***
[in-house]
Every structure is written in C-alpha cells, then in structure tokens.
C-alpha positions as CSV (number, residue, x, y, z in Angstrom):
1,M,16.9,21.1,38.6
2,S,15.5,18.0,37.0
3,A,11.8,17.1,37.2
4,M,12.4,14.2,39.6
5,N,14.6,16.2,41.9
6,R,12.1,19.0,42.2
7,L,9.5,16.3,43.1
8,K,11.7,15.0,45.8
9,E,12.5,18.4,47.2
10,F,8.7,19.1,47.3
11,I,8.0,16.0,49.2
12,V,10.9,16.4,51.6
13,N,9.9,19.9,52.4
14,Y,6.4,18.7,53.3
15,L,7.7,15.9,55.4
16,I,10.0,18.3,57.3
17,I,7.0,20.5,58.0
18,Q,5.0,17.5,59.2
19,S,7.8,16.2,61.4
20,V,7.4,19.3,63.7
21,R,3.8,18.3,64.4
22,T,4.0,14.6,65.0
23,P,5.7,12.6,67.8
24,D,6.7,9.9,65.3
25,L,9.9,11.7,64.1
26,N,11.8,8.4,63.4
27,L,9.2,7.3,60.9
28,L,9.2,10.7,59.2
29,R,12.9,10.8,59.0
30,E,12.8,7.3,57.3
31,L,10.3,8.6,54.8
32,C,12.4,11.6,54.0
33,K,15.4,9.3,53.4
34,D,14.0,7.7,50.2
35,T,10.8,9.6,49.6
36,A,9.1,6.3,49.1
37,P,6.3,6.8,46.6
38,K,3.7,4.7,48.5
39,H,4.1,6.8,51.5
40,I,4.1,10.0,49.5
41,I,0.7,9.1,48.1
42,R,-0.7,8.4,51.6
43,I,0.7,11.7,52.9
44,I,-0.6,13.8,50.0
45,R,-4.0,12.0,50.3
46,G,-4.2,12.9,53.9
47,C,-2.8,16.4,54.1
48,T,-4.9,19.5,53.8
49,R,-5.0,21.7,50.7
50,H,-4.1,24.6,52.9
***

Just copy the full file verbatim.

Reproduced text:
[in-house]
Every structure is written in C-alpha cells, then in structure tokens.
C-alpha positions as CSV (number, residue, x, y, z in Angstrom):
1,M,16.9,21.1,38.6
2,S,15.5,18.0,37.0
3,A,11.8,17.1,37.2
4,M,12.4,14.2,39.6
5,N,14.6,16.2,41.9
6,R,12.1,19.0,42.2
7,L,9.5,16.3,43.1
8,K,11.7,15.0,45.8
9,E,12.5,18.4,47.2
10,F,8.7,19.1,47.3
11,I,8.0,16.0,49.2
12,V,10.9,16.4,51.6
13,N,9.9,19.9,52.4
14,Y,6.4,18.7,53.3
15,L,7.7,15.9,55.4
16,I,10.0,18.3,57.3
17,I,7.0,20.5,58.0
18,Q,5.0,17.5,59.2
19,S,7.8,16.2,61.4
20,V,7.4,19.3,63.7
21,R,3.8,18.3,64.4
22,T,4.0,14.6,65.0
23,P,5.7,12.6,67.8
24,D,6.7,9.9,65.3
25,L,9.9,11.7,64.1
26,N,11.8,8.4,63.4
27,L,9.2,7.3,60.9
28,L,9.2,10.7,59.2
29,R,12.9,10.8,59.0
30,E,12.8,7.3,57.3
31,L,10.3,8.6,54.8
32,C,12.4,11.6,54.0
33,K,15.4,9.3,53.4
34,D,14.0,7.7,50.2
35,T,10.8,9.6,49.6
36,A,9.1,6.3,49.1
37,P,6.3,6.8,46.6
38,K,3.7,4.7,48.5
39,H,4.1,6.8,51.5
40,I,4.1,10.0,49.5
41,I,0.7,9.1,48.1
42,R,-0.7,8.4,51.6
43,I,0.7,11.7,52.9
44,I,-0.6,13.8,50.0
45,R,-4.0,12.0,50.3
46,G,-4.2,12.9,53.9
47,C,-2.8,16.4,54.1
48,T,-4.9,19.5,53.8
49,R,-5.0,21.7,50.7
50,H,-4.1,24.6,52.9